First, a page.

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City Backs Away from Most Aggressive Plan on the Proposed Underhill ‘Bike Boulevard’

Cars are cars, all over the world. And especially on narrow Underhill Avenue. File art

It's a contra-diction.

The Department of Transportation quietly caved to car owners when it tweaked a plan to dramatically limit northbound traffic on a narrow Brooklyn avenue slated to get the agency's "bike boulevard" treatment, Streetsblog has learned.

Underhill Avenue, currently a two-way roadway in the Prospect Heights section, was originally slated to get a one-way southbound section between Lincoln Place and Eastern Parkway to prevent car drivers from exiting busy Eastern Parkway onto the residential side street, plus a northbound one-way segment between Lincoln and St. Johns places to prevent drivers from using Underhill as a cut-through.

But those two contra-flow one-way segments (left in photo below from a DOT proposal in 2022) are now proposed to be normal two-way segments (right in photo below from the new proposal).

Before, north- and south-bound cars met with "Do not enter" signs near the southern terminus of Underhill Avenue. But a new proposal changes that. Graphics: DOT
Before, north- and south-bound cars met with "Do not enter" signs near the southern terminus of Underhill Avenue (left). But a new proposal restores the roadway to the current normal two-way (right). Graphics: DOT

The Prospect Heights Neighborhood Development Council, the local group that runs the popular Vanderbilt open street on weekends and has been championing the DOT's larger open streets efforts in the area, was disappointed at the change.

"DOT changed the blocks between St. Johns Place and Eastern Parkway from one-way to two-way in response to input received during community engagement," said Gib Veconi. "While PHNDC supported the previous one-way configuration, we’re willing to begin with the proposed plan to see if the reduction in through traffic is sufficient, and revisit making those blocks one-way if need be."

Veconi declined to characterize neighbors who offered the "community engagement" to restore the roadway to drivers. First, he reiterated his group's support for the one-way blocks, then added, "I expect DOT has received other comments from community members" (Here's is a map of the area.)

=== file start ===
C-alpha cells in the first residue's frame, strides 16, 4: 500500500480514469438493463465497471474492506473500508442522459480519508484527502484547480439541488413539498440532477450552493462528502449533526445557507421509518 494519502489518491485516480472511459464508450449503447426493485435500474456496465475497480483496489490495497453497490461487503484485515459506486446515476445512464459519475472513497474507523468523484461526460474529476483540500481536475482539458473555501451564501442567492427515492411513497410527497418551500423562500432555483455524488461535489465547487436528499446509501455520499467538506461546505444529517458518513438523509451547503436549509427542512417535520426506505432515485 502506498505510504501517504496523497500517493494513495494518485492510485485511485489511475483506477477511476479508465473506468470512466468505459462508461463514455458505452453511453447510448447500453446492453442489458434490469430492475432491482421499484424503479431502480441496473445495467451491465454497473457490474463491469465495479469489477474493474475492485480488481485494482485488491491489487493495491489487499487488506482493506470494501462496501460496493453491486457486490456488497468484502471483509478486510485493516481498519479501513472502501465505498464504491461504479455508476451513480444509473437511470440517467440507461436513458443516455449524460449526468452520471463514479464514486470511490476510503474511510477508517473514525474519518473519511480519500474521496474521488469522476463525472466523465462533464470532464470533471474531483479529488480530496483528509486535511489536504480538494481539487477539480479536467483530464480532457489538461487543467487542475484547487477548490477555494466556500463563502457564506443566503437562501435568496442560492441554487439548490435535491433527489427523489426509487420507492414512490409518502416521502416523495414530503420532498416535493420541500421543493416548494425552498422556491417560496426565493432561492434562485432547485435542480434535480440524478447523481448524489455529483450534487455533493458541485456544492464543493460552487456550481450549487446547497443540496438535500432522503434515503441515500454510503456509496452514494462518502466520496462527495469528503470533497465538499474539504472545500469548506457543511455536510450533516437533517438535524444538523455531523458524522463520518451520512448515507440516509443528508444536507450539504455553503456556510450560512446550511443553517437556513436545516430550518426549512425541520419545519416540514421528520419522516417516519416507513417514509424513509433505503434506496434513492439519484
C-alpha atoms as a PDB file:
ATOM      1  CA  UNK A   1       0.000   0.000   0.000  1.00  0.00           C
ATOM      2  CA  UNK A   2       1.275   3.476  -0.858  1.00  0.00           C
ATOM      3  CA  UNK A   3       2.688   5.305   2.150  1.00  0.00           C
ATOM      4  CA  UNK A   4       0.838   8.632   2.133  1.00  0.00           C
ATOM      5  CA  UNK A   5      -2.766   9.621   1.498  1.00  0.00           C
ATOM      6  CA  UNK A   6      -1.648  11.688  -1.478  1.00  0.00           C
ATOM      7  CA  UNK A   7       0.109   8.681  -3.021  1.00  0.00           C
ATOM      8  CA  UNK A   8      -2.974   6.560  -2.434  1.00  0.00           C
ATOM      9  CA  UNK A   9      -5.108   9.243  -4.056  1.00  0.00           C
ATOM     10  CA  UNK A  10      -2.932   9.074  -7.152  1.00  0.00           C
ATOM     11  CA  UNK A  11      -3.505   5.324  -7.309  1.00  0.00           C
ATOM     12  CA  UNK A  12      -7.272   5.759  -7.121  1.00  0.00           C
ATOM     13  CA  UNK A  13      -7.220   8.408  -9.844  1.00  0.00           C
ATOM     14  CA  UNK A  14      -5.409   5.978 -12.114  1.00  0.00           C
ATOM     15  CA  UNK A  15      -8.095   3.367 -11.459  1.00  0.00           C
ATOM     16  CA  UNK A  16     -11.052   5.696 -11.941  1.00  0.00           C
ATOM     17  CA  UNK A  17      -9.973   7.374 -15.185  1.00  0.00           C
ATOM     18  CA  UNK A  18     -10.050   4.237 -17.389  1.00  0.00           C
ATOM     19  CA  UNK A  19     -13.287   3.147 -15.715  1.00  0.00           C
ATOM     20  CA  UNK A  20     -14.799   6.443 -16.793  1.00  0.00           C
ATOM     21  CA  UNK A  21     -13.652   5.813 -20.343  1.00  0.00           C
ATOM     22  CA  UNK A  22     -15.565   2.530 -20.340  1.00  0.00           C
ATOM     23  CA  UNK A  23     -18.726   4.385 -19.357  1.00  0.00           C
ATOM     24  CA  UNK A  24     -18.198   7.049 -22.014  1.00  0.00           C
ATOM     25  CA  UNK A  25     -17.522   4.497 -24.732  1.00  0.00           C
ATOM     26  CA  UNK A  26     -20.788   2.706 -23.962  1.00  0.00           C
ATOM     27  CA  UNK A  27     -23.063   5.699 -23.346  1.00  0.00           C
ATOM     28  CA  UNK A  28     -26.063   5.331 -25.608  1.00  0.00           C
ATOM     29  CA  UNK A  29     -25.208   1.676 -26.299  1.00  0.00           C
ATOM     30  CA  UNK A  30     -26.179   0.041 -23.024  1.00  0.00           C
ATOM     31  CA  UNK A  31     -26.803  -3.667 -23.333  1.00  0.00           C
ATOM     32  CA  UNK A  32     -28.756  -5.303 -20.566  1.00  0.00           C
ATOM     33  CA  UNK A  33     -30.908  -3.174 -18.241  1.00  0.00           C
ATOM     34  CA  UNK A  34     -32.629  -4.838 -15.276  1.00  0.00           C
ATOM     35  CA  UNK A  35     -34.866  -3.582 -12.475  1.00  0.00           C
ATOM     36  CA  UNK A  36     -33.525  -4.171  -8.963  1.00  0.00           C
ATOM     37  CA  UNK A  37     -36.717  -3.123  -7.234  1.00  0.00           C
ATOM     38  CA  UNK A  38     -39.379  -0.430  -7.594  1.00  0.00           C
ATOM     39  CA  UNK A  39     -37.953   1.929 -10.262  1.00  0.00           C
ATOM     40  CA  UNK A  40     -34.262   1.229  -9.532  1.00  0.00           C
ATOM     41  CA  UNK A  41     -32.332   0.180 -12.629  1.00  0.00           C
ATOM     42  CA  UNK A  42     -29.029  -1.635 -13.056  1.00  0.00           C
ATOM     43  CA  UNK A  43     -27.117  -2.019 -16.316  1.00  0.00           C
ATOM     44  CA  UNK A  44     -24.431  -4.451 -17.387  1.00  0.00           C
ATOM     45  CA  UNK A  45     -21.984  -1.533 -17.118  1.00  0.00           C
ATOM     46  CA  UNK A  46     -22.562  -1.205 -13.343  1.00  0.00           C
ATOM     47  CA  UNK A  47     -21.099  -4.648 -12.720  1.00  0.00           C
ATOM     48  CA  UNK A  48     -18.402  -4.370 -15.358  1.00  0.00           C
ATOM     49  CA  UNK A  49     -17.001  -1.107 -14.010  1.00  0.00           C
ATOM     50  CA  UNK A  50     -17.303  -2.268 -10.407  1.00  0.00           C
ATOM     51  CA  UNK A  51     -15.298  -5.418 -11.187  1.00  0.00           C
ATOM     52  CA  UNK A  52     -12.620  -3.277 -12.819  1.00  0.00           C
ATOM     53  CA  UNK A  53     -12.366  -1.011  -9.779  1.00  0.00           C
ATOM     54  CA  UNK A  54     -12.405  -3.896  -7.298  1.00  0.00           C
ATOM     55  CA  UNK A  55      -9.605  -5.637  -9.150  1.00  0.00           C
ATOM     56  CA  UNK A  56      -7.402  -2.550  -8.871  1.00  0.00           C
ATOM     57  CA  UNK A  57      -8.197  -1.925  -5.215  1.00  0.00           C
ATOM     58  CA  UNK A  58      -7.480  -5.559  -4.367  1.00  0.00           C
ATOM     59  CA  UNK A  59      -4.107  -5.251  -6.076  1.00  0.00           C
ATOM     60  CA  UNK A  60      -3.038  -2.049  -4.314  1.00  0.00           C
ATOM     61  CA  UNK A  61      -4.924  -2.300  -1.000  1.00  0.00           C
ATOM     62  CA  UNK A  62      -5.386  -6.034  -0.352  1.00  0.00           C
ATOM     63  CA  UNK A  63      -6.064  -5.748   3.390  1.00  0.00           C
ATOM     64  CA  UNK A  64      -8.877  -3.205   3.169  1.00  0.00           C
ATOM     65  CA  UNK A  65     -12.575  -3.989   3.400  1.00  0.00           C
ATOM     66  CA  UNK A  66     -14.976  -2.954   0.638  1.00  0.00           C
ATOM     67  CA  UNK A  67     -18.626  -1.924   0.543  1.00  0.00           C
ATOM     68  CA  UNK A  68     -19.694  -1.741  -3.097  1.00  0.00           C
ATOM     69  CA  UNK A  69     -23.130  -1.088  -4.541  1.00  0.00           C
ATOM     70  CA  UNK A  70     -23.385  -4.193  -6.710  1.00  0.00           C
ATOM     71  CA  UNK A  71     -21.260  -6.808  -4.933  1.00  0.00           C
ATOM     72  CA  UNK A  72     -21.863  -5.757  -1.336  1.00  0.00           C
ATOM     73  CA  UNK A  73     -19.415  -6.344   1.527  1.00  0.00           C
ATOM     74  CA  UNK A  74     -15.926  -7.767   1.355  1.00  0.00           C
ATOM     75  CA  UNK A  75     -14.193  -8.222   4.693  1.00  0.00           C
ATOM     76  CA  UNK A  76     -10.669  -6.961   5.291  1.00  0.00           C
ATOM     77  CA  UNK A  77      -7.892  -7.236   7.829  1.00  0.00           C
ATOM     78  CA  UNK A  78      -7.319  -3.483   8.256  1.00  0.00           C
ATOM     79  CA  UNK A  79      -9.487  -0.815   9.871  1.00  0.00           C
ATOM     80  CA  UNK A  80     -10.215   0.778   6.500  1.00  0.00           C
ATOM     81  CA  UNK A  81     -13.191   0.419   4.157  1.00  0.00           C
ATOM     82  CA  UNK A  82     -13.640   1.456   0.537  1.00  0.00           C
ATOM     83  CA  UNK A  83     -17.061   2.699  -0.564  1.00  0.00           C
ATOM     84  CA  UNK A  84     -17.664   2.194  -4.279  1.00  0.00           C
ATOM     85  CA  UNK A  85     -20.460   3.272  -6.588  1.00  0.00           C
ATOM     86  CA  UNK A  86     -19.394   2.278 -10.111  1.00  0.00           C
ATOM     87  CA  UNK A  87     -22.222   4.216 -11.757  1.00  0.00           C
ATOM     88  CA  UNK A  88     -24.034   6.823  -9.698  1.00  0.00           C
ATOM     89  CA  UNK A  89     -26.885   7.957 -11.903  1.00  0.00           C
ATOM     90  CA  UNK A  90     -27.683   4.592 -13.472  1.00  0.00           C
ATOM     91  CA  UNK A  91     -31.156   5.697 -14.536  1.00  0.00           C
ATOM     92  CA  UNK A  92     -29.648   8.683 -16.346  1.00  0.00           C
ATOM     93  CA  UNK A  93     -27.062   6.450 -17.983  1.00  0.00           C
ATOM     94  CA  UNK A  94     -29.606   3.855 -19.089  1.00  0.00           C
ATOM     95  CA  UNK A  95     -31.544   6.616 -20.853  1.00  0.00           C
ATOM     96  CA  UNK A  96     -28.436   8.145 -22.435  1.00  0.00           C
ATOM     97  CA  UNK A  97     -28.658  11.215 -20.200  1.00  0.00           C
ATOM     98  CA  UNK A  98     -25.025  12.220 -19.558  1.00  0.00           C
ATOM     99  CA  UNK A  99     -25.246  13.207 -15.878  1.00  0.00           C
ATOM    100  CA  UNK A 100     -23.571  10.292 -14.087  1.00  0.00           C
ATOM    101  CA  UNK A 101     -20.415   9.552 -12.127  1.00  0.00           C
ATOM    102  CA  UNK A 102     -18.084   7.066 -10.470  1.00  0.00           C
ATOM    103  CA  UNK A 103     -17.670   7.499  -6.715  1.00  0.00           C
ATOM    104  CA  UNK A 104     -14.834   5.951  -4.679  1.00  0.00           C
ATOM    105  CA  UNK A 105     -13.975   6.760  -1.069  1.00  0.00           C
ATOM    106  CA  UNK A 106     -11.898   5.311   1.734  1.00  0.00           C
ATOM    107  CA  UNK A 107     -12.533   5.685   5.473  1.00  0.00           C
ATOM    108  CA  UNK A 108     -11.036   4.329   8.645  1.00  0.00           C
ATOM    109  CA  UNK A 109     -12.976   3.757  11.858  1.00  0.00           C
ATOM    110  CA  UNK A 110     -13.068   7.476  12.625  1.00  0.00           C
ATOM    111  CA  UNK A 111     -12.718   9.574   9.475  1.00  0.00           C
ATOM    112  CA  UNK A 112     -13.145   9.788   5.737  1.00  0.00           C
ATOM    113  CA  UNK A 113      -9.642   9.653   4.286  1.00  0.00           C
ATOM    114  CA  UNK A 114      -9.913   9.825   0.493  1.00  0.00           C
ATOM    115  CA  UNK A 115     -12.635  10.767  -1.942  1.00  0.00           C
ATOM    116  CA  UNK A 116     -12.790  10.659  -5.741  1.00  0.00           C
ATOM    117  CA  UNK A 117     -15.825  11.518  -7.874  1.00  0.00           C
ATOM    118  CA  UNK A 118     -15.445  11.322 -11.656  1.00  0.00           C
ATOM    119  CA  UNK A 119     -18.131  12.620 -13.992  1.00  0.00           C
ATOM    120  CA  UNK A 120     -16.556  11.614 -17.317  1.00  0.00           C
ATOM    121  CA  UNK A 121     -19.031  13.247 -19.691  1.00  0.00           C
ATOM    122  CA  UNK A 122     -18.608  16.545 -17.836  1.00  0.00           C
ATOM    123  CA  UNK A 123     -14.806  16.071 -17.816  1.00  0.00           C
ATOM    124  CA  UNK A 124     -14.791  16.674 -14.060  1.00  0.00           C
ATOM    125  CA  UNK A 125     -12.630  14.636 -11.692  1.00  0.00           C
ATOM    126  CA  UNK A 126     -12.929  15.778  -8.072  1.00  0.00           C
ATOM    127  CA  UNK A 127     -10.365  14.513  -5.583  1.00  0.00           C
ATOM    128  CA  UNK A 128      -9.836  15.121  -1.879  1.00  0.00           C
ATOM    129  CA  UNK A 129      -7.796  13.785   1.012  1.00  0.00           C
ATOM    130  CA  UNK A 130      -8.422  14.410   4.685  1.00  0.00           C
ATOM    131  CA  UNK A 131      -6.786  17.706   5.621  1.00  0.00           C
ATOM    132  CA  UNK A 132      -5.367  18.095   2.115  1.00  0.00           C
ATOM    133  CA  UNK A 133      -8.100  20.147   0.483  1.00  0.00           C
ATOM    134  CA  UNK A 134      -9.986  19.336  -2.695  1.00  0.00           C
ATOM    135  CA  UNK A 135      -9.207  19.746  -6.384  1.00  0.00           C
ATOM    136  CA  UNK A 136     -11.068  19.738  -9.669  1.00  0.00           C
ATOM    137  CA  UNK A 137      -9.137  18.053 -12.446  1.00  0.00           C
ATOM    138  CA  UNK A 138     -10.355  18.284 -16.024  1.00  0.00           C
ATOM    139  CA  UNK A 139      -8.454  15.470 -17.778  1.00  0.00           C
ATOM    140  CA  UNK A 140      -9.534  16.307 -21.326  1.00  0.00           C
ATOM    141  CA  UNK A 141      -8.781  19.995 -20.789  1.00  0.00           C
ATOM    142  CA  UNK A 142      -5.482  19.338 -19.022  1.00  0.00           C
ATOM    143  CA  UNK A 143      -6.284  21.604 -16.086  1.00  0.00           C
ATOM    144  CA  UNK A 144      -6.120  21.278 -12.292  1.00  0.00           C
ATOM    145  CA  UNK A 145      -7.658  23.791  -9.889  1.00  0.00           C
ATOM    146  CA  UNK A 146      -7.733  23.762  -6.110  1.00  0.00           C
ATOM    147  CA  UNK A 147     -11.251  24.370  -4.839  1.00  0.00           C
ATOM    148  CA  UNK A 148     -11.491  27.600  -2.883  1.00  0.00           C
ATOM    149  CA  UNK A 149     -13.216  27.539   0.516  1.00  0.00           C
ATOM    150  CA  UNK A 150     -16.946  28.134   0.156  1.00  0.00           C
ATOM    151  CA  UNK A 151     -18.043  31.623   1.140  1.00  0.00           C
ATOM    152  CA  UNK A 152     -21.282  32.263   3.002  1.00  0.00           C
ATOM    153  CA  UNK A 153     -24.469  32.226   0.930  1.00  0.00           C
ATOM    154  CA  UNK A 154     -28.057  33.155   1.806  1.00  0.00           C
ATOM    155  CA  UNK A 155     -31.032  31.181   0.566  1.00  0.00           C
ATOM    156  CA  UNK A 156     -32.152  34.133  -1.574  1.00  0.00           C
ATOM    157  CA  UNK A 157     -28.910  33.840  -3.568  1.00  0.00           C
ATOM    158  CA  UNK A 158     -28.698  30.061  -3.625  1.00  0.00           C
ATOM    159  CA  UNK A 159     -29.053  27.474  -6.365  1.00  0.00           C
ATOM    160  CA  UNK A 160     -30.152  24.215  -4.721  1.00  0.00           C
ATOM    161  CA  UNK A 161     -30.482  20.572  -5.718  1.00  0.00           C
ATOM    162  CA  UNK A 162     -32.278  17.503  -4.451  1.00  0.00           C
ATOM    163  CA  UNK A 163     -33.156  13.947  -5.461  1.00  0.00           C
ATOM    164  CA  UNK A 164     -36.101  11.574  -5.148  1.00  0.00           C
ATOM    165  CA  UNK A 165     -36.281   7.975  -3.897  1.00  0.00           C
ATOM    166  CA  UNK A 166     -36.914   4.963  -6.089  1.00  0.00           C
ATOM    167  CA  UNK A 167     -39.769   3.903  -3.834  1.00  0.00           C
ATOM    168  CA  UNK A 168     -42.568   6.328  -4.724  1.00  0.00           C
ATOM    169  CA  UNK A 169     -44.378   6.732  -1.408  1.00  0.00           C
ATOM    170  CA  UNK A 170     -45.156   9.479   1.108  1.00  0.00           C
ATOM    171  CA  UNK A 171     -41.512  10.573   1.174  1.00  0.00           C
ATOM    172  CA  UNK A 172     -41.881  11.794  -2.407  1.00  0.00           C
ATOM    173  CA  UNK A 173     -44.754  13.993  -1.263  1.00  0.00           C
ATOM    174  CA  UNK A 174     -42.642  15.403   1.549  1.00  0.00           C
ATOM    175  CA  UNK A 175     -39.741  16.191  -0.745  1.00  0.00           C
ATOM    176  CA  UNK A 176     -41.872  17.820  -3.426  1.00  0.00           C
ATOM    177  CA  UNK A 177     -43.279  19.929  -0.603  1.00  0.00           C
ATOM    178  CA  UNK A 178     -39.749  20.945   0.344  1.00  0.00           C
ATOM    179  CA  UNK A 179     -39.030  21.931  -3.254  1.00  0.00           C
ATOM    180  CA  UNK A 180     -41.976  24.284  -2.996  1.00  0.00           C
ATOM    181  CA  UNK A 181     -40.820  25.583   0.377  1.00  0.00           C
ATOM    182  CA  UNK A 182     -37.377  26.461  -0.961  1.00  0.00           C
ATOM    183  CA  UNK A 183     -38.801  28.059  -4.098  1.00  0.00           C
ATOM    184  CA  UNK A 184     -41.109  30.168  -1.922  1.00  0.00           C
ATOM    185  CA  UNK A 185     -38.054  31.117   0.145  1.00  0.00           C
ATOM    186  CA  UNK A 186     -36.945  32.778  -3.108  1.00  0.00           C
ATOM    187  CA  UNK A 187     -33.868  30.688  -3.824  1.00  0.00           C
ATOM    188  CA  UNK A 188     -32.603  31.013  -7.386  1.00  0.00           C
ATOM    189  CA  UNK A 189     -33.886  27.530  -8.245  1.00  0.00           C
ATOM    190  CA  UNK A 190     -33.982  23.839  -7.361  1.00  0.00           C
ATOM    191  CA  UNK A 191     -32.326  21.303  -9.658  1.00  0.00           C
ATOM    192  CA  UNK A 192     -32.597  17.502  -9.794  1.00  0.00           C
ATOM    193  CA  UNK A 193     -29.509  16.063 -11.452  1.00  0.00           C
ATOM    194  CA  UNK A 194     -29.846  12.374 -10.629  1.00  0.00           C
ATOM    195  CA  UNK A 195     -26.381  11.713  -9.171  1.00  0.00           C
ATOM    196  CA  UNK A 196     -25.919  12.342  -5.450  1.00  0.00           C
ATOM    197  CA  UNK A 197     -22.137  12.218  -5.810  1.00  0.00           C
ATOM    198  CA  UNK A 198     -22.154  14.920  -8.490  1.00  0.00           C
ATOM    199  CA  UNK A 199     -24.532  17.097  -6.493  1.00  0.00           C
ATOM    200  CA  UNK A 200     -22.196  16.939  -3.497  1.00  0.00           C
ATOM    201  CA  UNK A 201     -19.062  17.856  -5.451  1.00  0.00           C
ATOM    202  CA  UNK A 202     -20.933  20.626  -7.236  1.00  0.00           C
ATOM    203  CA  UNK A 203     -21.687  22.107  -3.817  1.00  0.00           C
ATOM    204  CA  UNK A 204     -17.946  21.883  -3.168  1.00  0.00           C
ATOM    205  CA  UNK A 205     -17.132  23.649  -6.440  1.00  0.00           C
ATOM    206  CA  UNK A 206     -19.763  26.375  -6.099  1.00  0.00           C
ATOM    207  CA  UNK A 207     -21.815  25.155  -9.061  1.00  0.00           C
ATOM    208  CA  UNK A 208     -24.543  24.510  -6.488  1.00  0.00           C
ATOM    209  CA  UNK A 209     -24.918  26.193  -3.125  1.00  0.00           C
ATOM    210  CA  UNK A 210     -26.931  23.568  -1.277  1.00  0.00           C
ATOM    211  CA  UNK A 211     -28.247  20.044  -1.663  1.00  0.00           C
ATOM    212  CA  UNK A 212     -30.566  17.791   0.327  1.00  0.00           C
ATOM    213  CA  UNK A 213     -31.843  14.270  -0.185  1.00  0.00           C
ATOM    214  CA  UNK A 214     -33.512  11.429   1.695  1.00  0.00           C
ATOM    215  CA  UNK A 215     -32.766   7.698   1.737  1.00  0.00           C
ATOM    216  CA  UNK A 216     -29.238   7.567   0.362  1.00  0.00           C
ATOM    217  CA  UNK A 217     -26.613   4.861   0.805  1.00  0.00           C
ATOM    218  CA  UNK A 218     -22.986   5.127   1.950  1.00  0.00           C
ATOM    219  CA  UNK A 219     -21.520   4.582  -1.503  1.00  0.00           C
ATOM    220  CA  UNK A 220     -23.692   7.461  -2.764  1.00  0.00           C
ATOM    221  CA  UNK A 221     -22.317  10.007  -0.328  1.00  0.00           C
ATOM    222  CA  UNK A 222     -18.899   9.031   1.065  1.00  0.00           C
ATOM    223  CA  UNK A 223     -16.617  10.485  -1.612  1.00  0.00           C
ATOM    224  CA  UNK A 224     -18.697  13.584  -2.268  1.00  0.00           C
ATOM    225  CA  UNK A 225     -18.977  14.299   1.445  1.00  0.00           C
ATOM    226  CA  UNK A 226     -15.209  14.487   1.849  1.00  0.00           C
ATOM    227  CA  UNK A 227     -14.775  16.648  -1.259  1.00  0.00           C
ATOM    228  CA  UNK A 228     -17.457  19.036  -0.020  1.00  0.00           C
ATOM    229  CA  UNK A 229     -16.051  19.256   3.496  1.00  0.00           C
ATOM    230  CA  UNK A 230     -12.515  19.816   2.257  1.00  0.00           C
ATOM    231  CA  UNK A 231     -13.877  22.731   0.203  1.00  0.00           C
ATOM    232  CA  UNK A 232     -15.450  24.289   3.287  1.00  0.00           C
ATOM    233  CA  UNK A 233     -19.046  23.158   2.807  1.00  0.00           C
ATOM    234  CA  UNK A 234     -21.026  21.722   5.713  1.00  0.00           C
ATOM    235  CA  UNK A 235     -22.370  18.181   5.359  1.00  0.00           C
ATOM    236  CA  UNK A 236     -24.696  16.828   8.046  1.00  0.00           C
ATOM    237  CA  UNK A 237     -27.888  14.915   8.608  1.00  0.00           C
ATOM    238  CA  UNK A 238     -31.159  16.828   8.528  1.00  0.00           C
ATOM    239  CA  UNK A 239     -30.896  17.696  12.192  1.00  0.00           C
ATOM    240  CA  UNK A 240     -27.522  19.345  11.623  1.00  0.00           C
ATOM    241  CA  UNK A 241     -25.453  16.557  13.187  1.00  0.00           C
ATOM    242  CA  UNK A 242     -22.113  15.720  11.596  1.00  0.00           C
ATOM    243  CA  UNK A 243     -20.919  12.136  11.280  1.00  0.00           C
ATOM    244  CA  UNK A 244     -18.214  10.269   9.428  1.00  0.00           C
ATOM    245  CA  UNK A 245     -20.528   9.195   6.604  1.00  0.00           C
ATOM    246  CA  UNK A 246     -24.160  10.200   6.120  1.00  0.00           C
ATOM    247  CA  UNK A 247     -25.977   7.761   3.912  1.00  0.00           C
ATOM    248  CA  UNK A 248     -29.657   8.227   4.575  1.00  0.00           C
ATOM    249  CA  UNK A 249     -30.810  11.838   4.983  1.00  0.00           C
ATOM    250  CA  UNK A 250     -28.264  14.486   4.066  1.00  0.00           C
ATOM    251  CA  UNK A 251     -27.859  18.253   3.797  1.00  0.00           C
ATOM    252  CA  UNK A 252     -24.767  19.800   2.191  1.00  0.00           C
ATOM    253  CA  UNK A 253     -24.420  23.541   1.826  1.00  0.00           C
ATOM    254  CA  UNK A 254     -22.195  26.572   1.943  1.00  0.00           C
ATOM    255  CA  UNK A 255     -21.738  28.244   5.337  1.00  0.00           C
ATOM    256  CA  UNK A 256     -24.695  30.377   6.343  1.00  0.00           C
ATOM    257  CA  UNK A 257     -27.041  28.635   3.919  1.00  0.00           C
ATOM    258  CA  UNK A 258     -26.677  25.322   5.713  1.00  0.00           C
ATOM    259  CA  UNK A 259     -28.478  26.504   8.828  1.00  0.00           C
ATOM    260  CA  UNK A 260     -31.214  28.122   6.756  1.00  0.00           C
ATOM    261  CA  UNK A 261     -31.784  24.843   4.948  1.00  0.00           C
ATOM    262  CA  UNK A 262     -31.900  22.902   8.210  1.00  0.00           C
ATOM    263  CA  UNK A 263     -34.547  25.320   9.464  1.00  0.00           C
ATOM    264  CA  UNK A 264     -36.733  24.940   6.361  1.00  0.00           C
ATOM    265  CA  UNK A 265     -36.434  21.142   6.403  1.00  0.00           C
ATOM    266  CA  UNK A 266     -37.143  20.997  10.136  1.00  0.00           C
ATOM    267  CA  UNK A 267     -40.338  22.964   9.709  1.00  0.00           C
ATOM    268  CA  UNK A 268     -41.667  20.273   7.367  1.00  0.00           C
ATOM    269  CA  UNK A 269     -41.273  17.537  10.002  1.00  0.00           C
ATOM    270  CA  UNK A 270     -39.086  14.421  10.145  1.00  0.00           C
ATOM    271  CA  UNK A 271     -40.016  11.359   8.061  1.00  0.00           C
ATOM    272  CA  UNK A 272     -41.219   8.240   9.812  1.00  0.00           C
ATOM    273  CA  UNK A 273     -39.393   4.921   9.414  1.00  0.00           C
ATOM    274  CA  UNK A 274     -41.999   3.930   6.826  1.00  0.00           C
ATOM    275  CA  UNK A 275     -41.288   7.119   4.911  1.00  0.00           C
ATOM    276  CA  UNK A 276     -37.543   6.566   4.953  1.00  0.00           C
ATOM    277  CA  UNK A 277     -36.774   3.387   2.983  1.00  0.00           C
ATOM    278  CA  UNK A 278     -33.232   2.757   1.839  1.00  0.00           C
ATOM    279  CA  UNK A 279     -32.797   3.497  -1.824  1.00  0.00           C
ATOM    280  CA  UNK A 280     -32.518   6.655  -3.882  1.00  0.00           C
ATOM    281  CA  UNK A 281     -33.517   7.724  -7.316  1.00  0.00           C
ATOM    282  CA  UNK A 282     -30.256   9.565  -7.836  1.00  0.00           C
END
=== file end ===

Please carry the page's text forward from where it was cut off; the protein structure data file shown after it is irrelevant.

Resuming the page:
The DOT did indeed tell Streetsblog that it changed the plan based on community feedback and traffic studies. According to an agency spokesperson, the one-way street segments would cause car drivers to divert to other local streets, especially during the afternoon rush hour and on Friday nights, when all of two-way Vanderbilt between Atlantic Avenue and Park Place is closed to car drivers.

“We are committed to calming traffic and supporting pedestrians and cyclists on Underhill Avenue with a bold design that greatly reduces unnecessary vehicle volumes," said agency spokeswoman Mona Bruno. "We look forward to implementing this project this year as part of our continued efforts to enhance safety and public spaces across Prospect Heights, including Grand Army Plaza and Vanderbilt Avenue.”

The plan still includes many safety elements, including curb extensions, a new all-way stop sign at Lincoln Place, and new bike infrastructure including parking between Eastern Parkway and St Johns Place. The entire corridor is also being reimagined as a "bike boulevard" that gives priority to cyclists and pedestrians. The creation of a car-free plaza on the block of Underhill between Atlantic Avenue and Pacific Street has already reduced southbound traffic on Underhill.

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